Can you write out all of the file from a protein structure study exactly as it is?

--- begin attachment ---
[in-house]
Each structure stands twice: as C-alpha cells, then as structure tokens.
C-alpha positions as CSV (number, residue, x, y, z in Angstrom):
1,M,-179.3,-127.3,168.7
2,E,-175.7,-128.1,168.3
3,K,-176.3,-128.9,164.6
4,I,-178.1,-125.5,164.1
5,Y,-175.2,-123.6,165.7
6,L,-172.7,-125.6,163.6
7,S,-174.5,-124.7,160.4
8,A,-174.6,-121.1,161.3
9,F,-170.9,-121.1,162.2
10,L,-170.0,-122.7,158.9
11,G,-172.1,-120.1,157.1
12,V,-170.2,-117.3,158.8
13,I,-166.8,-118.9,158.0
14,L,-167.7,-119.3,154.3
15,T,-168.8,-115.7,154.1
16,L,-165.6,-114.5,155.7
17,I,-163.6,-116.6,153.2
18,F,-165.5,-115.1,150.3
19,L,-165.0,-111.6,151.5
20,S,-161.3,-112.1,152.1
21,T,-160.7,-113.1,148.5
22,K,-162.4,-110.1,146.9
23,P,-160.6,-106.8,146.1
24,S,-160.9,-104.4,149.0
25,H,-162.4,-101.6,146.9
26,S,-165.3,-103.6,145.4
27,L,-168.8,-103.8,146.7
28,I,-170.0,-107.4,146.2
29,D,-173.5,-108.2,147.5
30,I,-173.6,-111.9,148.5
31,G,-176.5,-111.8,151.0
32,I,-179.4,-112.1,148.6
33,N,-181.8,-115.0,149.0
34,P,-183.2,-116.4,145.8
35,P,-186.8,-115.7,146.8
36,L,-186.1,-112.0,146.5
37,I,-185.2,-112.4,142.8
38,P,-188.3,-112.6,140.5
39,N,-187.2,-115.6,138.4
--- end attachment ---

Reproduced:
[in-house]
Each structure stands twice: as C-alpha cells, then as structure tokens.
C-alpha positions as CSV (number, residue, x, y, z in Angstrom):
1,M,-179.3,-127.3,168.7
2,E,-175.7,-128.1,168.3
3,K,-176.3,-128.9,164.6
4,I,-178.1,-125.5,164.1
5,Y,-175.2,-123.6,165.7
6,L,-172.7,-125.6,163.6
7,S,-174.5,-124.7,160.4
8,A,-174.6,-121.1,161.3
9,F,-170.9,-121.1,162.2
10,L,-170.0,-122.7,158.9
11,G,-172.1,-120.1,157.1
12,V,-170.2,-117.3,158.8
13,I,-166.8,-118.9,158.0
14,L,-167.7,-119.3,154.3
15,T,-168.8,-115.7,154.1
16,L,-165.6,-114.5,155.7
17,I,-163.6,-116.6,153.2
18,F,-165.5,-115.1,150.3
19,L,-165.0,-111.6,151.5
20,S,-161.3,-112.1,152.1
21,T,-160.7,-113.1,148.5
22,K,-162.4,-110.1,146.9
23,P,-160.6,-106.8,146.1
24,S,-160.9,-104.4,149.0
25,H,-162.4,-101.6,146.9
26,S,-165.3,-103.6,145.4
27,L,-168.8,-103.8,146.7
28,I,-170.0,-107.4,146.2
29,D,-173.5,-108.2,147.5
30,I,-173.6,-111.9,148.5
31,G,-176.5,-111.8,151.0
32,I,-179.4,-112.1,148.6
33,N,-181.8,-115.0,149.0
34,P,-183.2,-116.4,145.8
35,P,-186.8,-115.7,146.8
36,L,-186.1,-112.0,146.5
37,I,-185.2,-112.4,142.8
38,P,-188.3,-112.6,140.5
39,N,-187.2,-115.6,138.4